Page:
Business Rural Spring 2021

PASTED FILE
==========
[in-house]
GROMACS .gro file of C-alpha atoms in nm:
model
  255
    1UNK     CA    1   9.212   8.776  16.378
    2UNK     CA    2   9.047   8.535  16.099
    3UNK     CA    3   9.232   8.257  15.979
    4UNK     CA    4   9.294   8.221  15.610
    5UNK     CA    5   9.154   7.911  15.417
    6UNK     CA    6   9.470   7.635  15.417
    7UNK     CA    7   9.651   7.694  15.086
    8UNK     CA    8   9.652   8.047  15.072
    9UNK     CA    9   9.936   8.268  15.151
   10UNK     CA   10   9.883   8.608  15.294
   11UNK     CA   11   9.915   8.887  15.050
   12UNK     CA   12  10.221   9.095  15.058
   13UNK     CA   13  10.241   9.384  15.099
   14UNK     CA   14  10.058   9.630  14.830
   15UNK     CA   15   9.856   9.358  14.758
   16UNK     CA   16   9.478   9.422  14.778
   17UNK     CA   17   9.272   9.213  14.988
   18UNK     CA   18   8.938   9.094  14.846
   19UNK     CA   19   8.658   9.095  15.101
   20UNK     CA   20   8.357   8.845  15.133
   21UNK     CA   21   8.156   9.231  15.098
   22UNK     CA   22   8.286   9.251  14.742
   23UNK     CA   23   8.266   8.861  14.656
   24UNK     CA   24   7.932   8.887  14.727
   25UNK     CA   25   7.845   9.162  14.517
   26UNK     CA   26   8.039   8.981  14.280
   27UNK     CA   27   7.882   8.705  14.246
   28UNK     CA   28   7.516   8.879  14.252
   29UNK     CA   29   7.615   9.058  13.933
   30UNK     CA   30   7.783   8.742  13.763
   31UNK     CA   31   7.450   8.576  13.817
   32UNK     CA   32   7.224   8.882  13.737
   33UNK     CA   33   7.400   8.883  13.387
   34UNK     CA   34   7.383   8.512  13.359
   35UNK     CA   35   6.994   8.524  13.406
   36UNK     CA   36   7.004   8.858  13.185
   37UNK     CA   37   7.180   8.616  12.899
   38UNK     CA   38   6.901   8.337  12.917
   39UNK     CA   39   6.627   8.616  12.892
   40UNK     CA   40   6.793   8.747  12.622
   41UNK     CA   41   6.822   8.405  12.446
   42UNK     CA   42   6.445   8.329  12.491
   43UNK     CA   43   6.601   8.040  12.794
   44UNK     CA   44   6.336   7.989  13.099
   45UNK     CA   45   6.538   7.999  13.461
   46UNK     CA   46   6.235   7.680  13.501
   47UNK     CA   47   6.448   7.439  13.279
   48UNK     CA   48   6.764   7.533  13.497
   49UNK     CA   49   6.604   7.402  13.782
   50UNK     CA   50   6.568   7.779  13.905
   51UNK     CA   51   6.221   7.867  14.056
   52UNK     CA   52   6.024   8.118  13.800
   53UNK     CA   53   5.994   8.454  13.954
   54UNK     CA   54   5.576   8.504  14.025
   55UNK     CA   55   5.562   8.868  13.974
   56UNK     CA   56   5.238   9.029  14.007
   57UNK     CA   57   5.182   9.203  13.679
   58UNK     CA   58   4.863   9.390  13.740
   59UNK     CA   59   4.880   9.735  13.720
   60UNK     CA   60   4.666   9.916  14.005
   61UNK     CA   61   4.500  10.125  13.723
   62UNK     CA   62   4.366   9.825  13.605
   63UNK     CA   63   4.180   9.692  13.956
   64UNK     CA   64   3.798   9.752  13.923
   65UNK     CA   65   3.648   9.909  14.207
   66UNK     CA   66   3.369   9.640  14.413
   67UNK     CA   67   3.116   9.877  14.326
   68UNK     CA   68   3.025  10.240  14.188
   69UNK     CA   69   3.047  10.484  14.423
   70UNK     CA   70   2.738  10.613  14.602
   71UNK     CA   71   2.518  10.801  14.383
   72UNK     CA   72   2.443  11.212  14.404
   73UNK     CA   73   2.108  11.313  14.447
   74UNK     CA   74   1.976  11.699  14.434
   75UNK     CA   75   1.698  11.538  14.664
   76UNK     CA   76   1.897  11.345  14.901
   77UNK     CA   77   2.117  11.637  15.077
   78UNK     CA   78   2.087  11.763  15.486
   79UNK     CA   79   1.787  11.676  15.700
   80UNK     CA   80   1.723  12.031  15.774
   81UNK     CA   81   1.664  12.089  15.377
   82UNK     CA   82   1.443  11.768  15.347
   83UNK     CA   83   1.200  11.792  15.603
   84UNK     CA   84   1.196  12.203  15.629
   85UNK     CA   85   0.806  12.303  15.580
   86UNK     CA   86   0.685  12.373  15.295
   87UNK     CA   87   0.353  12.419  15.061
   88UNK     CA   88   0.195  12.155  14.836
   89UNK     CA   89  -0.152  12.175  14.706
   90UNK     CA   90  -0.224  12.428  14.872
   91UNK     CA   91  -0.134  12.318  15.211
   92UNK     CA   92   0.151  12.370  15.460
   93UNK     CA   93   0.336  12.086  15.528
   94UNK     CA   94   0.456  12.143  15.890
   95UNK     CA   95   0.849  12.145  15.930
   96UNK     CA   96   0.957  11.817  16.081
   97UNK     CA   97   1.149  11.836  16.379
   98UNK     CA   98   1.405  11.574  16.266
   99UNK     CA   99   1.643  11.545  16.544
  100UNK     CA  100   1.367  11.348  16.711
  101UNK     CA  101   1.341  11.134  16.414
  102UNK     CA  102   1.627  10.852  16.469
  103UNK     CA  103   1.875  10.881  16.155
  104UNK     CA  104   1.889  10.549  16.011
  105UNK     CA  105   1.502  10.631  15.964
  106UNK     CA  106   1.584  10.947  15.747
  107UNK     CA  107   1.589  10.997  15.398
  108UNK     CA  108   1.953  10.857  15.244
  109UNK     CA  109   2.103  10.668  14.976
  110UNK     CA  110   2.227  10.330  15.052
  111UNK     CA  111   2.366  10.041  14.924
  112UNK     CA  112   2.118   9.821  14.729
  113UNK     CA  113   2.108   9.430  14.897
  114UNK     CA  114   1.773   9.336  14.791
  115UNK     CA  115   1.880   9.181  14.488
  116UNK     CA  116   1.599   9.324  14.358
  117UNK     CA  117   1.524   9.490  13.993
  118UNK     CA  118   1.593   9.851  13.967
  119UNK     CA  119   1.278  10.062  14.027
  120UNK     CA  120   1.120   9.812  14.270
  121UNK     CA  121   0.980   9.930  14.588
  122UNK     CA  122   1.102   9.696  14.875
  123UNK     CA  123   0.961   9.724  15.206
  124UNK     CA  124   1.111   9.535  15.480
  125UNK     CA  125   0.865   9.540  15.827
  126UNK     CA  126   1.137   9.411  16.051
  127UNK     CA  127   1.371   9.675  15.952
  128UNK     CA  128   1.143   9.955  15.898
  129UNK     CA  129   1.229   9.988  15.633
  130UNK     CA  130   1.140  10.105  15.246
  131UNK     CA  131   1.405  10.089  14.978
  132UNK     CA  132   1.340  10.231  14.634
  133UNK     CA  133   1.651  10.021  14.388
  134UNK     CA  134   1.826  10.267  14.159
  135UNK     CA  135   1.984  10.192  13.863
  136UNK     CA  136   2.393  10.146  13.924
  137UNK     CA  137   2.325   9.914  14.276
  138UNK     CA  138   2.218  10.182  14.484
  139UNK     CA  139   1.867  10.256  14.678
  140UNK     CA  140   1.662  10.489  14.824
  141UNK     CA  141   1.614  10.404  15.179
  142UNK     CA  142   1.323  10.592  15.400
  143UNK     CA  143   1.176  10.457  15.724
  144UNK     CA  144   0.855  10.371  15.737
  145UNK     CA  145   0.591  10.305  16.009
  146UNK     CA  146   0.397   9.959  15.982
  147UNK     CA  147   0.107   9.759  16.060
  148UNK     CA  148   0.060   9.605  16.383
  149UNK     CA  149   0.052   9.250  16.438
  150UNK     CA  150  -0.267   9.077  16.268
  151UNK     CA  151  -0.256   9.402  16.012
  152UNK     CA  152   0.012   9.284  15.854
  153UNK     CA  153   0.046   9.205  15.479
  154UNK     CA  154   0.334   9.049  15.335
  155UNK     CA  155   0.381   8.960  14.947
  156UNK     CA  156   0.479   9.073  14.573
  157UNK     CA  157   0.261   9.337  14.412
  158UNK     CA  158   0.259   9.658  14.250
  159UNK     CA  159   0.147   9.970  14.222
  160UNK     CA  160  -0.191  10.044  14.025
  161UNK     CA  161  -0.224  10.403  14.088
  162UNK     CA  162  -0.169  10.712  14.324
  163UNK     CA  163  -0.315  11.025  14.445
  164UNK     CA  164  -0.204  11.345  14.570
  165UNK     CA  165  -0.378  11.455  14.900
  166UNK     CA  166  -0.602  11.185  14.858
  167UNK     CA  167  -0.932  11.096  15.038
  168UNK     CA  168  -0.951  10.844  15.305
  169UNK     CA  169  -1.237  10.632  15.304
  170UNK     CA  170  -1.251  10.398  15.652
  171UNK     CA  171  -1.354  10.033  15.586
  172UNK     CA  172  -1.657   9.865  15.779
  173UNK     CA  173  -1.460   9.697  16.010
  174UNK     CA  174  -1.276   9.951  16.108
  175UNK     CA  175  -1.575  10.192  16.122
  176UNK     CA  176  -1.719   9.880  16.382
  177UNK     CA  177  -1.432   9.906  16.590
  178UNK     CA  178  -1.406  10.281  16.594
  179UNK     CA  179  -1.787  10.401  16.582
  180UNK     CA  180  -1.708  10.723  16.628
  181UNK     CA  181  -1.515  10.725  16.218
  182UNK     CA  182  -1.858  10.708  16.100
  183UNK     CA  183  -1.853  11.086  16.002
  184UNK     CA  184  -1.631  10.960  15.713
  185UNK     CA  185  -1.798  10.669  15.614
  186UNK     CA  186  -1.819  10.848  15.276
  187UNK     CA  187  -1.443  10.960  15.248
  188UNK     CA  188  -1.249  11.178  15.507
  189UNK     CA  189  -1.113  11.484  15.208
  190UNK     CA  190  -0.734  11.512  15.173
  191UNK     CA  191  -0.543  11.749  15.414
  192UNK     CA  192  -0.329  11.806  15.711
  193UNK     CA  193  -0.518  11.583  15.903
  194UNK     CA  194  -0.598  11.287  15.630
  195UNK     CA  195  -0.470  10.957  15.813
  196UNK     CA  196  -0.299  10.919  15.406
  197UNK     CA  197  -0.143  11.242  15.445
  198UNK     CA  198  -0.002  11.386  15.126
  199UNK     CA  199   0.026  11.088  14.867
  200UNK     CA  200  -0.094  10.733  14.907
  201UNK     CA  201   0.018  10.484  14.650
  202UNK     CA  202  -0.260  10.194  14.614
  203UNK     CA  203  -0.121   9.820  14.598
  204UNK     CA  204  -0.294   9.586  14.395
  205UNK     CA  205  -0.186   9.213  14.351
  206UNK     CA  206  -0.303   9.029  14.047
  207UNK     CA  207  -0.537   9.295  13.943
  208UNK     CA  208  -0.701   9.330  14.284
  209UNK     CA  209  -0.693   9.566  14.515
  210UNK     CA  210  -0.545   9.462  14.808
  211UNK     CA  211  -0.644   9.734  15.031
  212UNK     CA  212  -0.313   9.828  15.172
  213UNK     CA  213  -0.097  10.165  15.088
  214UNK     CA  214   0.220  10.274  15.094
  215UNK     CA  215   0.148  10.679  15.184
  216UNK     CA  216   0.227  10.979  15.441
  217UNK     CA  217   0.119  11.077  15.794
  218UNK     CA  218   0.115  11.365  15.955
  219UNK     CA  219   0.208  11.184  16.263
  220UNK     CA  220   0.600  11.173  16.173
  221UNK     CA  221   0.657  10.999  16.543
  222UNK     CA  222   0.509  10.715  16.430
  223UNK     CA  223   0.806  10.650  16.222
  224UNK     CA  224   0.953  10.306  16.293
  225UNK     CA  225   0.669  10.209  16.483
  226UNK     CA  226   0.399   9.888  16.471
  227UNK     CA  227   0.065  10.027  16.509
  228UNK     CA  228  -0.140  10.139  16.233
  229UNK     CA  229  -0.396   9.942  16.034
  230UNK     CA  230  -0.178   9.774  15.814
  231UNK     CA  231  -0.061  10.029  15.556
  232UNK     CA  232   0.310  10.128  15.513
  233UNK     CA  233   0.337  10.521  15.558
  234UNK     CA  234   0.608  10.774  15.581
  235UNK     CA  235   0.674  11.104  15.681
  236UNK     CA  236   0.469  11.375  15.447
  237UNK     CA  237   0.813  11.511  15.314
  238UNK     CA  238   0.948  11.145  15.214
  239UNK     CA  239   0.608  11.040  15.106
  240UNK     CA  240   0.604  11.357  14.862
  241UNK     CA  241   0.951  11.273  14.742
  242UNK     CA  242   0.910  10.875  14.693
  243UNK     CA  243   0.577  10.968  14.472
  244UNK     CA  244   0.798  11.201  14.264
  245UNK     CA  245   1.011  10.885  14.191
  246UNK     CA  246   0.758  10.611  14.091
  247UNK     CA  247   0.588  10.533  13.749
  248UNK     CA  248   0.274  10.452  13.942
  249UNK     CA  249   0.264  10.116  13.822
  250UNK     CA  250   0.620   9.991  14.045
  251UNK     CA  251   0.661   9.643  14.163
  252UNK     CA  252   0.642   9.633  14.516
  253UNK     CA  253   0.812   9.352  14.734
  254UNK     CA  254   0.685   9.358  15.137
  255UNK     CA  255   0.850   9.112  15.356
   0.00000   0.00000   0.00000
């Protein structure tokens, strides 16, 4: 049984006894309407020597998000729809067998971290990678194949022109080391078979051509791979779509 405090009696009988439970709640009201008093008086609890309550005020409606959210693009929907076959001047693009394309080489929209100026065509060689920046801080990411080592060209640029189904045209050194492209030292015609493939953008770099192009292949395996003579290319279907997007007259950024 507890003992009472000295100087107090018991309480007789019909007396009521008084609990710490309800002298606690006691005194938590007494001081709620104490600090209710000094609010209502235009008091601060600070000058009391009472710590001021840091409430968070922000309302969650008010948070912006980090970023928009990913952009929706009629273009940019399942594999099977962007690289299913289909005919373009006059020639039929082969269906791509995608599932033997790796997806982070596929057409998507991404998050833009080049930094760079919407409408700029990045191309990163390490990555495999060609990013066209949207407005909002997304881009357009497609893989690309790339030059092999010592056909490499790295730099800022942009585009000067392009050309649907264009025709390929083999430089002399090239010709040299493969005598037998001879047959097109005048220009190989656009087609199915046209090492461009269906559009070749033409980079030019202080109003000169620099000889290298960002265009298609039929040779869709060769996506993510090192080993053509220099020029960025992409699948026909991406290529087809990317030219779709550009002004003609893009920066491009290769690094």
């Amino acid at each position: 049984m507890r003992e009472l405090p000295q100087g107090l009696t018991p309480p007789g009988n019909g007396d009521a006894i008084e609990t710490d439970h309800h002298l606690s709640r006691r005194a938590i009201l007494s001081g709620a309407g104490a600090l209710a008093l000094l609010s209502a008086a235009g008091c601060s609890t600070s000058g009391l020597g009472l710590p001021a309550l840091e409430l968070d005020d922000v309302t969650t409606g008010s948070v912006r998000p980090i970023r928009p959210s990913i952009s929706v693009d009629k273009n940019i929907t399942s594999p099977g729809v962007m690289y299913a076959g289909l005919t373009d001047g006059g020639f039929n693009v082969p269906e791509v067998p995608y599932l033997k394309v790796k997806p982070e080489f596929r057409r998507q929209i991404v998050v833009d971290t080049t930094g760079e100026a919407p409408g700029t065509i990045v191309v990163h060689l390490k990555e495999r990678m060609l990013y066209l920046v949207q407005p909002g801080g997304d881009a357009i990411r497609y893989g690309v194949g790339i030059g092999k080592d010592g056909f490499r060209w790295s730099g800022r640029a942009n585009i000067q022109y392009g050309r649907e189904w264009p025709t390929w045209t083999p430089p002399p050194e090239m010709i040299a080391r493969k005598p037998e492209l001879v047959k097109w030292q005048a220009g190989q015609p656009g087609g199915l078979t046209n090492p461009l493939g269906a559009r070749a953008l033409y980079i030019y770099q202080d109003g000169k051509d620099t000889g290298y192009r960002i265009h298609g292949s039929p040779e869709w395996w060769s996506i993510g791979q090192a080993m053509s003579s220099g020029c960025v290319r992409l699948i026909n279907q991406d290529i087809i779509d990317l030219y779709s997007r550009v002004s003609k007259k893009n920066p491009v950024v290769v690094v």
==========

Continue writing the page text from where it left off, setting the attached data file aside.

| 43 MEAT & WOOL » Matt Simpson Keeping the black dog at bay Three generations: Peter, Jack and Matt Simpson. Matt Simpson at Mt Nessing. Richard Loader O n the eve of a Howl of Protest, the nationwide protest of thousands of Kiwi Farmers against the burgeoning raft of Government legislation and regulations impacting the lives of those in the rural community who feed us, South Canterbury farmer Matt Simpson reflected on the farm and farming life that he unquestionably adores. With his wife Victoria, Matt owns and operates Ranui Station, the 4,100 hectare property in the Fairlie Basin that has been in his family since the 1950s. Next door, Matt’s brother farms the land that has been in the Simpson family for one hundred years. “I just love farming and couldn’t think about doing anything else,” says Matt. “It’s my life. We were brought up here and you feel an emotional connection with the land, the house and all the rest of the infrastructure. I’ve been part of its story all my life; you’ve seen it, grown it and helped it become what it is today, it is just a very special thing. And we live in a beautiful part of the country — we’re bloody lucky, we’re extremely lucky.” But as Matt reflects on how lucky, his family and others in the rural community are to be living where they are, he is also deeply concerned for the mental health of those who have chosen New Zealand’s primary sector as their career, their livelihood. The term mental health and depression go hand in hand but sometimes we refer to feeling a little depressed when we feel a little sad about something that hasn’t gone to plan. But real depression is different. “Someone once described depression to me as waking up in the morning only to have some bugger throw layers and layers of warm, wet blankets over you,” says Matt. Slowly the world gets a lot darker and it’s harder to breath, it’s incredibly debilitating and it endures. Finally you get back to sleep, rest- lessly, only to wake up and the blankets get thrown over you again, and again and again. “ Matt has never suffered from any mental illness of his own and his interest in it is ultimately about saving lives, but more importantly it is about engag- ing with a support network that people can use as a pathway to get help either for themselves, or those they care about who are struggling. “There are very limited support networks for peo- ple to turn to and the GPs are absolutely stretched. There’s no real professional help that people can go and see and consult with. There needs to be some serious investment in professional support thrown into mental health. There’s nothing new about this. And it’s not just the rural community, it’s also for the urban community.” In late July the Fairlie community ran an event called Agri-Connect McKenzie: Turning Connec- tions into Actions. With a focus on mental health the event has the goal of establishing tangible avenues on how to get help. Matt says the day’s event was inspired by a similar session held in the Ashburton district that featured Craig Wiggins. Craig was a leading organiser and facilitator of the Ashburton Agri Connect rural mental health seminar, which taught attendees the tell-tale signs of mental strain and where to direct farmers for help.“We thought it would be really cool to do something like that in Fairlie. Craig facilitated the day, which included presentations from farmers who have come close to the brink, as well as those around them who have provided support, telling their story about how they coped. In the afternoon representatives from Rural Support will also be speaking along with the Police and a local agribusi- ness consultant.” Matt says in addition to the stresses of drought, floods, harsh winters and stock prices — the usual stressors in a farmers life — the amount of Government regulations and legislation has been unbearably onerous, spurring mental health issues within the rural community. “This is just the tip of the iceberg and if we don’t get something cranking up shortly we will be in for a hell of storm I would say. We feel as though we’re being vilified. While farmers are supposed to be resilient and tough buggers there’s actually a break- ing point and the Government is poking the bear, with its head in the sand. What makes it worse, a lot of the stuff they’ve proposed isn’t practical or achievable and the tar- gets they’ve set are ridiculous. And the media just keeps on reporting bad news. No good news comes out about farming at the moment.” Matt realises that this article preaches to a choir of the converted but hopes that others may be inspired to hold similar events to the one held in Fairlie, for the sake of farmers. Alexanders are proud to support Ranui Station Ltd, Matt and Victoria Simpson.